Pat on the back: Captain Cummins responds to call of duty on big day
Australia was wobbling on 47-3 after seven overs but Travis Head and Marnus Labuschagne dug in to help their country regain its status as the king of one-day international cricket.
AHMEDABAD: Death, taxes and Australian cricketing figureheads standing up in big finals. Even though they lost in 1975, both Gary Gilmour (5/48) and Ian Chappel (62) had played well. In 1987, David Boon was Man of the Match. Shane Warne (1999), Ricky Ponting (2003), Adam Gilchrist (2007) and Mitchell Starc (2015) had followed in that same path.
Just as the floodlights began to take full effect at the Narendra Modi Stadium on Sunday, another Australian figurehead walked that same path. Pat Cummins.
In the process, the skipper, who was belatedly given the role of leading their white-ball programme after Aaron Finch retired last October, has capped off a rather remarkable year with another feather in a cap full of them. What would take captains a lifetime to achieve, he has ticked them all in a few months. Retaining the Ashes in England. Winning the World Test Championship. And, now, winning the World Cup.
In February, the seamer cut short an India Test series to be bedside as his mother was receiving end-stage care. She had been battling illness for a long time. After a few weeks, she lost her battle. "It’s still pretty raw at the moment but the last few months I’ve been lucky enough to spend loads of time with mum,” he had revealed in a We Are 8's Get Real With Rio podcast in May. "But us kids and dad just sharing all those memories I think it really hits home the type of person you want to be, the type of father you want to be. So from that side, it's been quite good. Lots of memories. But in terms of the grief, I guess we'll keep working through that."
Since then, it's been a life on the road for the bowling all-rounder. The WTC and The Ashes were big tick marks but how would he cope with the challenge of leading Australia in a 50-over World Cup? For starters, it was like learning a new language for him. Till a tune-up series against India just before the World Cup, he had captained in only two ODIs.
Two matches in, they were on the verge of being asked to leave the party they had come to dominate in their sleep. At a personal level, Cummins himself needed a big spell.
When Sri Lanka were 125 without loss after a 21-and-a-bit overs, Cummins, who had brought himself on for another spell, was throwing a dice. At that point, he had already entertained thoughts of going back home as he had revealed in the pre-match press conference before the final. That's how he was feeling when he was bowling to Pathum Nissanka
The dice landed in his favour. Nissanka fell off his bowling thanks to David Warner's fine, tumbling catch in the outfield. A few overs later, Cummins breached through Kusal Perera's loose defence. Australia had an inch. They took a shotgun to blow it open.
Since then, they have let muscle memory do its thing. Without ever looking like some of the big, bad Australian teams of the past, they moved through the gears. From being a backmarker after the first two games, they took their spot in the final. Like an expert endurance racer, they dropped to the back of the field before picking off competitors one by one. New Zealand (Dharamsala)? Sorry, lads, but see you later. Pakistan (Bengaluru)? Not today. England (Ahmedabad)? LOL, time to claim a moral victory. Afghanistan? Well played for keeping up. South Africa? Don't even go there.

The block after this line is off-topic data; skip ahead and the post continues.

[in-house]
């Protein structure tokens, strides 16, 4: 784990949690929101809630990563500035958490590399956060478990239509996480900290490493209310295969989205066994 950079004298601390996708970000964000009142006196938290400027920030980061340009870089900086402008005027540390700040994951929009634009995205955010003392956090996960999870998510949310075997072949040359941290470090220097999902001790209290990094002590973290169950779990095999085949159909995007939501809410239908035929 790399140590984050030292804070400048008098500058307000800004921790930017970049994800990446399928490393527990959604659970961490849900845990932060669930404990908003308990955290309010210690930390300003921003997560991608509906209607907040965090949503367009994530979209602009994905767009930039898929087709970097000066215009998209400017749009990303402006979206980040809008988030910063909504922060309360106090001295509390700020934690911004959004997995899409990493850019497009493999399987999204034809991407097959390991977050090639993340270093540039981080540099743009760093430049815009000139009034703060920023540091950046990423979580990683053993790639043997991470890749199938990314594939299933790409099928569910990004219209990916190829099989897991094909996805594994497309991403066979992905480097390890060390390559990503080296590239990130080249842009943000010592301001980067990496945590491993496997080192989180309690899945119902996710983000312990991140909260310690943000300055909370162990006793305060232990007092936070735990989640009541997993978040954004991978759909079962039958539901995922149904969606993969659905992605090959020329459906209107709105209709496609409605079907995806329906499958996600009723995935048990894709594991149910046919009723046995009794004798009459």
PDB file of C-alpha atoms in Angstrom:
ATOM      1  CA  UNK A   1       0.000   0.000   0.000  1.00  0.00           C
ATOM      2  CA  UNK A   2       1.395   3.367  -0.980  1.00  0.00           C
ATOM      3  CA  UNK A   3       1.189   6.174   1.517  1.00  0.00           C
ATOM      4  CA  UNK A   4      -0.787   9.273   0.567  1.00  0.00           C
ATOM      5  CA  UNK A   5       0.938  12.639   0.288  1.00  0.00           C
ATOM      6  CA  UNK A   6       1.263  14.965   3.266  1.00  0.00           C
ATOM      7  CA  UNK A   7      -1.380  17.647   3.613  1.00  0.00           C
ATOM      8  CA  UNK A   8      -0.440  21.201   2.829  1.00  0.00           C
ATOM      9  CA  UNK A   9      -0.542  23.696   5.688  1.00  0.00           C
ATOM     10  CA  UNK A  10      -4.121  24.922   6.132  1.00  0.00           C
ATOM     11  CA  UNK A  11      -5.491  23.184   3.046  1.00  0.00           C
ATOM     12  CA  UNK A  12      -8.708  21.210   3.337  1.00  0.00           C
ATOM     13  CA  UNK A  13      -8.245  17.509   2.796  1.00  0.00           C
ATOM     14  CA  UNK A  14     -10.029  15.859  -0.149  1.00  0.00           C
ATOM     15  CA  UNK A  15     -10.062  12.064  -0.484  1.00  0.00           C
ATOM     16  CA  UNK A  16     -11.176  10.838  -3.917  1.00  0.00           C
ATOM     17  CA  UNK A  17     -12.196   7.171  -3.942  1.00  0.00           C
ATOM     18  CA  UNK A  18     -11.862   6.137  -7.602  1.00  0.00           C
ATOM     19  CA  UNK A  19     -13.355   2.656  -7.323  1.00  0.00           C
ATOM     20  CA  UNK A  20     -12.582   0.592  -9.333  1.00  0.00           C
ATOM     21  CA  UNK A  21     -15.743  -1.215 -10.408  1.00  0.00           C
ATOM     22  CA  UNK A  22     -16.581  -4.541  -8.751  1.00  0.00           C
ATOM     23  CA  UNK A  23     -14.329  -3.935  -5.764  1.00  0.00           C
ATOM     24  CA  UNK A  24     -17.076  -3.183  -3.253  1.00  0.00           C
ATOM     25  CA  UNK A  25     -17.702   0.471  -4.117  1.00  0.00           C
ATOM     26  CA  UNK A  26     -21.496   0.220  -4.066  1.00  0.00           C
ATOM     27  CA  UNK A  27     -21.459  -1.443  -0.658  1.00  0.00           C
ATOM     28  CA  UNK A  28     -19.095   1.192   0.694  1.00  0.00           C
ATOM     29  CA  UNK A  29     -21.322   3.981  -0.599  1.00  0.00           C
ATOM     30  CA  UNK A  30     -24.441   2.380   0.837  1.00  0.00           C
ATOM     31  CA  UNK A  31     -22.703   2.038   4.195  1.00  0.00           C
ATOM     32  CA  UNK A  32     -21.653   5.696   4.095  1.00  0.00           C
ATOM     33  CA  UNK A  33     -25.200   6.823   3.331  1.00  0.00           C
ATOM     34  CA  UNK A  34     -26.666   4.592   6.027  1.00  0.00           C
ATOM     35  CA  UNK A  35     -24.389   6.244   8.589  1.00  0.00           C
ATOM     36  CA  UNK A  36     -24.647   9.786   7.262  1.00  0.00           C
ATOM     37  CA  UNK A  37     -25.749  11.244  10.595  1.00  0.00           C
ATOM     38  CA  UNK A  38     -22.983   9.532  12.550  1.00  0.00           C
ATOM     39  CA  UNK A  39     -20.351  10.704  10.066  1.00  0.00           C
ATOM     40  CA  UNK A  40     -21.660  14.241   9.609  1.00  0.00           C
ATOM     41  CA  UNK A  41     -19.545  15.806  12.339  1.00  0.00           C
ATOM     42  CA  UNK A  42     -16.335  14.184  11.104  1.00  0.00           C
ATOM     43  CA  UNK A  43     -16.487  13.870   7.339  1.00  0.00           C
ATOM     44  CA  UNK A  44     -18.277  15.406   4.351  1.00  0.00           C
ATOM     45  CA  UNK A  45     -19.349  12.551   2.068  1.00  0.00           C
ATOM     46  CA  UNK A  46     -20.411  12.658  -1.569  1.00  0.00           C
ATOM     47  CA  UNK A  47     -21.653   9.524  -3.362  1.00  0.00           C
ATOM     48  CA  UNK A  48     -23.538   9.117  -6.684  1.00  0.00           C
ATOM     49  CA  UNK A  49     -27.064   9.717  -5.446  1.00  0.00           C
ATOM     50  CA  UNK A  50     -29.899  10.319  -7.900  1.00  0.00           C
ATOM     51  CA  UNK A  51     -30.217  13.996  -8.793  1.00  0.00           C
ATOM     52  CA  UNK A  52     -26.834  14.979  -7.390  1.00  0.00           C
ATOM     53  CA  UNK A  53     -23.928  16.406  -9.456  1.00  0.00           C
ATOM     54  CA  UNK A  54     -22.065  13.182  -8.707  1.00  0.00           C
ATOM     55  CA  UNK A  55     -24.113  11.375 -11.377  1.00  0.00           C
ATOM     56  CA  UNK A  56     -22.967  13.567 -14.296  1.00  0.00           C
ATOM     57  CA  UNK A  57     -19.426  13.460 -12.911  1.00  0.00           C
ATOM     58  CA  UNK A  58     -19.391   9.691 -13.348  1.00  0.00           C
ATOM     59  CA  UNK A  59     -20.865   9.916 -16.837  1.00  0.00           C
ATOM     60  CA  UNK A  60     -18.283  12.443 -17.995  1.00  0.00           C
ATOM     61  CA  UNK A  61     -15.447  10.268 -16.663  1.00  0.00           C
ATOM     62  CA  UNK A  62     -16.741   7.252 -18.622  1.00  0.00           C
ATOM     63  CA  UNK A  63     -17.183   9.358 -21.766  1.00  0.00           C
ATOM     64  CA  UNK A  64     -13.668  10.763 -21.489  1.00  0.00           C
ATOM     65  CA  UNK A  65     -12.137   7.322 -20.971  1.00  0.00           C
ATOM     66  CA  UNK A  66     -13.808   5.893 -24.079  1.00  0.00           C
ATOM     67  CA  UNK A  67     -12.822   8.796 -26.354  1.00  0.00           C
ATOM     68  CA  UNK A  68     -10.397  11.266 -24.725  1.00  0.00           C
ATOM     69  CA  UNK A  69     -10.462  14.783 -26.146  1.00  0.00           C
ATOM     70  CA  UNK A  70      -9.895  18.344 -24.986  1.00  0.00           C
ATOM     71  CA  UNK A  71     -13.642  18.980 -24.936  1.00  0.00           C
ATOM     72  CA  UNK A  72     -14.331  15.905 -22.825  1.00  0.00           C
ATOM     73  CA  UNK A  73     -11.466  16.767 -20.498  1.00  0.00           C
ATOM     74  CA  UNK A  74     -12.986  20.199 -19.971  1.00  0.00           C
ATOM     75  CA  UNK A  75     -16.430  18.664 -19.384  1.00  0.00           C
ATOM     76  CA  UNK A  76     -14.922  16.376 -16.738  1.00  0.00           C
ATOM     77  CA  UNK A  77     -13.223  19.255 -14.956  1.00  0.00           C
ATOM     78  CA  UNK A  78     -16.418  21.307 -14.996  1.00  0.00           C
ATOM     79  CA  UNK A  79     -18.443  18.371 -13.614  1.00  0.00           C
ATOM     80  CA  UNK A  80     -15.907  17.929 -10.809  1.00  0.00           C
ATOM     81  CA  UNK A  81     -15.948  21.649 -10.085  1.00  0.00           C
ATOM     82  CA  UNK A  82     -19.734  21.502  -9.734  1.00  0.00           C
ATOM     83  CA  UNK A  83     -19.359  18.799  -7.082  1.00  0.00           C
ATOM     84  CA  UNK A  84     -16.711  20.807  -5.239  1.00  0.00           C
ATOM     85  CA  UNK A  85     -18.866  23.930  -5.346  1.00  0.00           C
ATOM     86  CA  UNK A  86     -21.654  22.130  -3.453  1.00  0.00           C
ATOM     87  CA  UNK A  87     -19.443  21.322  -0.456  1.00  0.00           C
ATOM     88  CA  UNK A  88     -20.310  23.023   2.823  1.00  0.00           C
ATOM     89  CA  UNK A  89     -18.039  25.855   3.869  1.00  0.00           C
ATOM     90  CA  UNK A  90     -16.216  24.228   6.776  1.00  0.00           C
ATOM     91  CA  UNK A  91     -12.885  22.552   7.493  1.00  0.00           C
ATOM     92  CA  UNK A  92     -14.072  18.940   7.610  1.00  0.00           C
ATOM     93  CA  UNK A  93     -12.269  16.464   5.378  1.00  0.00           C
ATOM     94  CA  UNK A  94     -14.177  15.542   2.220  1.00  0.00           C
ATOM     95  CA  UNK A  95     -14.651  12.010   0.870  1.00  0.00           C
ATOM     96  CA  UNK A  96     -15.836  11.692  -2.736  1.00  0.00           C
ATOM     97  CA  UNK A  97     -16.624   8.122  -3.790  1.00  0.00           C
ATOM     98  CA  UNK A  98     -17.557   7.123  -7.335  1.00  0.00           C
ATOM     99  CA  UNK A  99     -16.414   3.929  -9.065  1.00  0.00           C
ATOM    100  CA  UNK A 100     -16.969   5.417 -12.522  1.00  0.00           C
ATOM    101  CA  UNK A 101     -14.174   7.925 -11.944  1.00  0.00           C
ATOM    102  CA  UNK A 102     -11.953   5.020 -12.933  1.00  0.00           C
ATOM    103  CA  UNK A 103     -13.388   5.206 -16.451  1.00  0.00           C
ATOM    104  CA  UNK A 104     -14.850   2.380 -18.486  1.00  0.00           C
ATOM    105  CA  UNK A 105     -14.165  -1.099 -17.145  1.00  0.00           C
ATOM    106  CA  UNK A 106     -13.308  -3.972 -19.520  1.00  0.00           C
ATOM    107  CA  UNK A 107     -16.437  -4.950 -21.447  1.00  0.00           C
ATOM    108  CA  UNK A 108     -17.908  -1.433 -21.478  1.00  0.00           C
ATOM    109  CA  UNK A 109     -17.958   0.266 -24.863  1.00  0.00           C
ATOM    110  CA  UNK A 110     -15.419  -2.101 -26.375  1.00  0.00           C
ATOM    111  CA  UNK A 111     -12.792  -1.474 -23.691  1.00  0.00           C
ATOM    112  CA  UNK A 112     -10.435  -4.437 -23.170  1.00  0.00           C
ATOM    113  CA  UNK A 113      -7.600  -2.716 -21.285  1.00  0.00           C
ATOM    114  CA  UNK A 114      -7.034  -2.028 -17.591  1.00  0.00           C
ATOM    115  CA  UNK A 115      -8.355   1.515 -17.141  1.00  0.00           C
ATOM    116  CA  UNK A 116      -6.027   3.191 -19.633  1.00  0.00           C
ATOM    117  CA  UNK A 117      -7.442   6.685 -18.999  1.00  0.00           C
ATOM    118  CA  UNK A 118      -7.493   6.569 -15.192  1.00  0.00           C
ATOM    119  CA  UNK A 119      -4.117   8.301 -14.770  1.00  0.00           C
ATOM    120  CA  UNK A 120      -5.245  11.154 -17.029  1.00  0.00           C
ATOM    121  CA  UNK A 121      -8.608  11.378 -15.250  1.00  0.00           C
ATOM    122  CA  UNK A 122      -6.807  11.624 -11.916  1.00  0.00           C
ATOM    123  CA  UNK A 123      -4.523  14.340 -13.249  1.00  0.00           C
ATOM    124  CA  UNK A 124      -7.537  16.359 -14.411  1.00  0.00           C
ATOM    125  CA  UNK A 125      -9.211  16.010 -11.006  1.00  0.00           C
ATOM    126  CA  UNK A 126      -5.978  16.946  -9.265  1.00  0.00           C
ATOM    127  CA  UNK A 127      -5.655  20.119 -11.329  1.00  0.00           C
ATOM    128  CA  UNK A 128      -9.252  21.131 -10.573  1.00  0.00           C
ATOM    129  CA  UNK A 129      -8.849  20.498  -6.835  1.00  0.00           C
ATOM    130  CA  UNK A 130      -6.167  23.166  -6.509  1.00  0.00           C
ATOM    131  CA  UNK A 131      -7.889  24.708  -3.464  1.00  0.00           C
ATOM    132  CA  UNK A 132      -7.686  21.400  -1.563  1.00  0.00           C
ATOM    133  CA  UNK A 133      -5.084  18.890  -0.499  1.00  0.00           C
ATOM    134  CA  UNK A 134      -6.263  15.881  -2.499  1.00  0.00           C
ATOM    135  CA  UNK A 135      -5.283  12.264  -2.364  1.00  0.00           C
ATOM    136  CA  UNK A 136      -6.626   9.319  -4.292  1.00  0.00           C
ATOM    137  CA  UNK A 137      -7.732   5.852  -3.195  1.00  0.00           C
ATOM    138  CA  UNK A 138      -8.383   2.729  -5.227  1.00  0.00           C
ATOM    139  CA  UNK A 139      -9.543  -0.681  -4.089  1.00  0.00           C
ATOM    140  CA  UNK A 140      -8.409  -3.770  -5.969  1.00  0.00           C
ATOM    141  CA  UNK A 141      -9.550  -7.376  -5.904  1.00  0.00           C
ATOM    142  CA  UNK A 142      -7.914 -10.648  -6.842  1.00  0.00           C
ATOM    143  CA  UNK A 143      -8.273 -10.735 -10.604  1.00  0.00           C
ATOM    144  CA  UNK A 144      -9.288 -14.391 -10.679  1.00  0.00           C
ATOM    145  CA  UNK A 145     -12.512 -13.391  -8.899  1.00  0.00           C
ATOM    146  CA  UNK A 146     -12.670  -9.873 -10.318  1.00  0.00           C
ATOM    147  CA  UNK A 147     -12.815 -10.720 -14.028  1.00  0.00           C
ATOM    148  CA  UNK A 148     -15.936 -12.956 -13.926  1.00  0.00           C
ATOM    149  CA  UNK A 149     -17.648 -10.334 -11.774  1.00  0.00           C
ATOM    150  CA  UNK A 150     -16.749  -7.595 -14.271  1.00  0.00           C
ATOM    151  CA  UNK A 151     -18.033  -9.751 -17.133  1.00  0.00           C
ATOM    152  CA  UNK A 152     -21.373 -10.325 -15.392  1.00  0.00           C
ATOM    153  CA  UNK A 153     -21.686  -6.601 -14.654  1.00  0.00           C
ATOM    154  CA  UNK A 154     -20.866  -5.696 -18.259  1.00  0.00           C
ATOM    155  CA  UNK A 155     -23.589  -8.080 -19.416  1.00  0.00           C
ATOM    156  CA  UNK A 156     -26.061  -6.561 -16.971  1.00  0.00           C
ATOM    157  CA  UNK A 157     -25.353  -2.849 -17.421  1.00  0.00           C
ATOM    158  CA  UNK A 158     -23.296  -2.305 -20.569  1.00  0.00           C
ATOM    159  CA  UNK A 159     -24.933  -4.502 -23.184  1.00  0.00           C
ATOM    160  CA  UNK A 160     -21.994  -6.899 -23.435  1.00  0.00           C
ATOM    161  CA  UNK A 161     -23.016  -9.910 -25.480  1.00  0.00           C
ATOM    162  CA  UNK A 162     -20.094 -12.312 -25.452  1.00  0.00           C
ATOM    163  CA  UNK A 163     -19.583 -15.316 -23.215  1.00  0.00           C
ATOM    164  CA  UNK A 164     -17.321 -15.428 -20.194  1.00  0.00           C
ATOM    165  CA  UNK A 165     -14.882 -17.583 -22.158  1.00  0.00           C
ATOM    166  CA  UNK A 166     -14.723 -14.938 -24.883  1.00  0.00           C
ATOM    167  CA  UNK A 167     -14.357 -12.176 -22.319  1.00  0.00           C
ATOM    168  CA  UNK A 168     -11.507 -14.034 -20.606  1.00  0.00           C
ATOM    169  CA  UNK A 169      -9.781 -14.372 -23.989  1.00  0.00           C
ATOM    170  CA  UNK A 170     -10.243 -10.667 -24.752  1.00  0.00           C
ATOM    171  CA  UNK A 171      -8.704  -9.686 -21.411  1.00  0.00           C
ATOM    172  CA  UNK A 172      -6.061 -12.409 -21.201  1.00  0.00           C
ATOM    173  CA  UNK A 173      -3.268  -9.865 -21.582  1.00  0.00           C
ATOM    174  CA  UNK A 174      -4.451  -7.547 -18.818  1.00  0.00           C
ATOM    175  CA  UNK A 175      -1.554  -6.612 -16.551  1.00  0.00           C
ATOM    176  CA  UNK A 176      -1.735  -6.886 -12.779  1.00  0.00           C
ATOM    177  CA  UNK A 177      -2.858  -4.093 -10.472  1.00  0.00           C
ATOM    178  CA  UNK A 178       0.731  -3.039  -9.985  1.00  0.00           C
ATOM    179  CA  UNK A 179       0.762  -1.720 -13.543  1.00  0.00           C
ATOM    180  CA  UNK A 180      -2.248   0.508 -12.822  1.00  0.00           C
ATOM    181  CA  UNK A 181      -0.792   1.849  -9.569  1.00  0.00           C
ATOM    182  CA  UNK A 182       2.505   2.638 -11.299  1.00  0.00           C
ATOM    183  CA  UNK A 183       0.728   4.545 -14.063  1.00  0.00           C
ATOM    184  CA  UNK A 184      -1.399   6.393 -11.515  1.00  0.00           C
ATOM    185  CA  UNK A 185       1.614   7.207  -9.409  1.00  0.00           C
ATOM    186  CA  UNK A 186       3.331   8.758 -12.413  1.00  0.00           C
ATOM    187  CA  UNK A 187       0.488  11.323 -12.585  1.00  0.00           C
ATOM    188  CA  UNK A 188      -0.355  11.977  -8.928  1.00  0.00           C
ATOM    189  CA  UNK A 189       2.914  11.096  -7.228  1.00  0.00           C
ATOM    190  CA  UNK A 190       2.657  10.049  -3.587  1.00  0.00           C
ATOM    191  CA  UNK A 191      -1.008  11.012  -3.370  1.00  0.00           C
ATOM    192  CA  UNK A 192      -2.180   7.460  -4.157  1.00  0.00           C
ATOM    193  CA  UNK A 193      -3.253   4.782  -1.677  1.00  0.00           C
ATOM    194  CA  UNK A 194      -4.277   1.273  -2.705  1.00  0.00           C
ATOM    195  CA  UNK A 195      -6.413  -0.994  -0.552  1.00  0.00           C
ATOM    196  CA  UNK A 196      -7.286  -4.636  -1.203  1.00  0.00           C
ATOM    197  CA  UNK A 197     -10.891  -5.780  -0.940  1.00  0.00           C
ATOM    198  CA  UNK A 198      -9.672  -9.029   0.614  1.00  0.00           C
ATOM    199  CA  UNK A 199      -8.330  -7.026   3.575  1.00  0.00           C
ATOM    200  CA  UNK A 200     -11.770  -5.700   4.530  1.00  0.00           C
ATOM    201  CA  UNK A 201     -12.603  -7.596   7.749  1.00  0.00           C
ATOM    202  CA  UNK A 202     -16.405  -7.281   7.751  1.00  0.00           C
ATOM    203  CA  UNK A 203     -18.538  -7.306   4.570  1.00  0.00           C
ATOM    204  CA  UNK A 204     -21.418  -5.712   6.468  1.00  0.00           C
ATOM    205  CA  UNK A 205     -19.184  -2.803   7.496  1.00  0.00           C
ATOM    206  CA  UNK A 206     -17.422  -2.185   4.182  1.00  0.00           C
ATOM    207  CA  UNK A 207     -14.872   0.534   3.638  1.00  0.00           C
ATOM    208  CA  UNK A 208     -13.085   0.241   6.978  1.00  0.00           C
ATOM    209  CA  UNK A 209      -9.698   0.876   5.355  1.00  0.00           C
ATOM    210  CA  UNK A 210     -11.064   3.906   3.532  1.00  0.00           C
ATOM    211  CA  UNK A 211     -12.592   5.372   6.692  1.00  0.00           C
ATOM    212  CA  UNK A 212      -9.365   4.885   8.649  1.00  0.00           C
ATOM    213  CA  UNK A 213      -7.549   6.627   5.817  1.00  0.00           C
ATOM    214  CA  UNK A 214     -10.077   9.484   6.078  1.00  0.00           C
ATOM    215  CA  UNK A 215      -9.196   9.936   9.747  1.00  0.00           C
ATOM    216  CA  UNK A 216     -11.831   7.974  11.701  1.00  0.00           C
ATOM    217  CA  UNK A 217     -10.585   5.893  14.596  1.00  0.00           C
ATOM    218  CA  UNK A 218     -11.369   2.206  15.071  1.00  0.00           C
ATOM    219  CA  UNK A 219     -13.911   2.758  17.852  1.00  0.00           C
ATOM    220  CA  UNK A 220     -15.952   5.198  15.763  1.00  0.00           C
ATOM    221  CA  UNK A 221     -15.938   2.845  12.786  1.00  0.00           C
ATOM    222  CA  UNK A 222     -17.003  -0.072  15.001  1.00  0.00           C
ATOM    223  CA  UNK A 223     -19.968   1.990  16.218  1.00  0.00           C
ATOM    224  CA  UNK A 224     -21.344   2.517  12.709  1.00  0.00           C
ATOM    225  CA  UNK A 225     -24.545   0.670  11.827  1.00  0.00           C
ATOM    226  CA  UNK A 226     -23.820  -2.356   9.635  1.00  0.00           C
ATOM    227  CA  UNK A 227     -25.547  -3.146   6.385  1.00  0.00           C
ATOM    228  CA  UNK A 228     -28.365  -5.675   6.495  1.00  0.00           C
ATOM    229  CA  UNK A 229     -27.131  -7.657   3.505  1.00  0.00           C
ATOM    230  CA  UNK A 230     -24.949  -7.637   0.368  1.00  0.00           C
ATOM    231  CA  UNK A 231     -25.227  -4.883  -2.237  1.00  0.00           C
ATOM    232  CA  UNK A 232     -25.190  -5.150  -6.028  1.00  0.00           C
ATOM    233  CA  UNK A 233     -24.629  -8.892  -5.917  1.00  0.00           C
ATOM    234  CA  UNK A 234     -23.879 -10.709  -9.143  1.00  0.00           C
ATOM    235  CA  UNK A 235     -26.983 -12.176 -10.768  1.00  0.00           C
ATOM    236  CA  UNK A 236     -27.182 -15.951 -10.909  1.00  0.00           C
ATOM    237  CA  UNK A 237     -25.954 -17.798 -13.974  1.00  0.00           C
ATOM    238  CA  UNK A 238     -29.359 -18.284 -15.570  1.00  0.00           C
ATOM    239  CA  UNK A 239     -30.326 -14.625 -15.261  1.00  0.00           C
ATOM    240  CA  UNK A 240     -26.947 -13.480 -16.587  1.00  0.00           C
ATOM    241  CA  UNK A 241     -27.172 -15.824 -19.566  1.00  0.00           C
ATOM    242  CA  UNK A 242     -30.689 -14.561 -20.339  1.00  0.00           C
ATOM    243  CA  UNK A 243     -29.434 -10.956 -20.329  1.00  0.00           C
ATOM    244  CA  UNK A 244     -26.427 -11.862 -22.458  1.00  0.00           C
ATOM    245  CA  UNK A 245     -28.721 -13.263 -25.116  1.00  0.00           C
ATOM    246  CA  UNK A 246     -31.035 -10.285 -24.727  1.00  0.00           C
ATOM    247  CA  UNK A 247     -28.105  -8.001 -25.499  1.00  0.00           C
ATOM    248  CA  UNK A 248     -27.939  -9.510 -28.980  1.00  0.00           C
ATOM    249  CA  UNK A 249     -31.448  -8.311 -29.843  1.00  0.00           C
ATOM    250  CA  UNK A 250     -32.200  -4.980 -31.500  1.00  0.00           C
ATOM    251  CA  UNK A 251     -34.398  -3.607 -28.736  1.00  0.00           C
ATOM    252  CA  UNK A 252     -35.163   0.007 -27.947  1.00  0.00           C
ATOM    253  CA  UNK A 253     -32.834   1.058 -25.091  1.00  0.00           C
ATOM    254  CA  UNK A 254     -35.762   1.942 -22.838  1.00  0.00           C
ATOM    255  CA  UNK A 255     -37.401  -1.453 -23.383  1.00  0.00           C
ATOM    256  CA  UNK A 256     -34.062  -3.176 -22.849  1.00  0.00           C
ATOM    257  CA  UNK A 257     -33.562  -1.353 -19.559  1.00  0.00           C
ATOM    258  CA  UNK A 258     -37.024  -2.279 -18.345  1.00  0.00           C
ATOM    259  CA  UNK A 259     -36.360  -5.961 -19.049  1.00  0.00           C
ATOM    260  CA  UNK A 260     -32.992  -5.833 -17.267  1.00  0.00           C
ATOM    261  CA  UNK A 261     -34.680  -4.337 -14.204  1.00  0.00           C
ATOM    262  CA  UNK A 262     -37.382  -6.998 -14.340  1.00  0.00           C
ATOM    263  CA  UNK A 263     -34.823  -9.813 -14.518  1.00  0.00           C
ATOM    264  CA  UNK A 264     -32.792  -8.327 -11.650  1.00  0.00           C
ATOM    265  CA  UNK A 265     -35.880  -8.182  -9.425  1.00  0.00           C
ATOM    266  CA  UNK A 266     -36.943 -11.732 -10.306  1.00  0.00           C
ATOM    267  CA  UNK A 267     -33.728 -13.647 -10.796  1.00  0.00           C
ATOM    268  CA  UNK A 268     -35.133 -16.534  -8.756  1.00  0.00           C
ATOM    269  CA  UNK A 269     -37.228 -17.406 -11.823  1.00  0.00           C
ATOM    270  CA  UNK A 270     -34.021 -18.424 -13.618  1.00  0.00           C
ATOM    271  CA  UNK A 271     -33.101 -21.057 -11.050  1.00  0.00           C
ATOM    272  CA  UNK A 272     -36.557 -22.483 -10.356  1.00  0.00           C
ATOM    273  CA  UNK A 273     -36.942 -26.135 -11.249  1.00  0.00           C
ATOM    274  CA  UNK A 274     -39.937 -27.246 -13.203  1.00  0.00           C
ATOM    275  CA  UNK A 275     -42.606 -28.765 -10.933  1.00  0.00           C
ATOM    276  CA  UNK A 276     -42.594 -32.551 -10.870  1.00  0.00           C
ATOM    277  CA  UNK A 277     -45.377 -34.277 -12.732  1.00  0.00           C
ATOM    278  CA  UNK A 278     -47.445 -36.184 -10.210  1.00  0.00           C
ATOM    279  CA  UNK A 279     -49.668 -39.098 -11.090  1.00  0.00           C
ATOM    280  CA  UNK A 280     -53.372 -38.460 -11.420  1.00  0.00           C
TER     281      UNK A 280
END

Throughout this whirlwind campaign of theirs, Cummins has been there. But he's not really been there. He has operated on the fringes, an outsider looking in at his own team. Coming into the final, David Warner, Travis Head, Adam Zampa and Glenn Maxwell were the ones with memorable 'look at me performances'.
Cummins corrected that with a spell of 2/34 over 10 tight overs. He bowled 30 dots and didn't concede a single boundary. He began the good work even before a ball was bowled in anger. He called correctly at the toss and inserted India in a slow, sluggish surface. At the time, it seemed like the wrong call. As the second innings progressed, it was the perfect call.
Another of the multiple decisions that paid for him was bringing himself on as early as the eighth over. Off his eighth ball, he had a lift-off. It was a perfect Test match ball, just back of a length in that channel outside off stump. Shreyas Iyer, eager to get some bat, got a thin outside edge to Josh Inglis.
By this time, he had already sussed out the nature of the surface so he stuck to bowling off-cutters or short-pitched balls into the wicket. It held for a touch too long and made run-scoring difficult for the batters. While both Virat Kohli and KL Rahul weren't overly bothered in trying to find boundaries -- they went 96 balls without scoring one -- Cummins knew he had the pair exactly where he wanted.
For the record, he was also helped by an inspired fielding effort. Rather than blindly throwing themselves at the ball, they were also anticipating, waiting like predators for prey. They saved a good 30-40 runs thanks to their fielding alone.
Cut back to Cummins, whose ploy of bowling short into a surface stripped of any pace was working. His first spell was flawless -- 5-0-14-1. But India's middle-order had done lots of damage throughout the campaign without taking any risks.
So he brought himself back on to try and dislodge Kohli. Another short-pitched ball claimed Kohli's wicket. The No. 3 tried to run it down but he had room to work. So, he only managed to play on. In the process, he had managed what he had set out to do. Silence the blue wall totalling over a lakh.
A glorious dream had cruelly been extinguished in the most predictable way possible.
A talismanic figure wearing green and gold dismissing a record-setting India batter in a World Cup final.
A few hours later, he held aloft a sixth World Cup.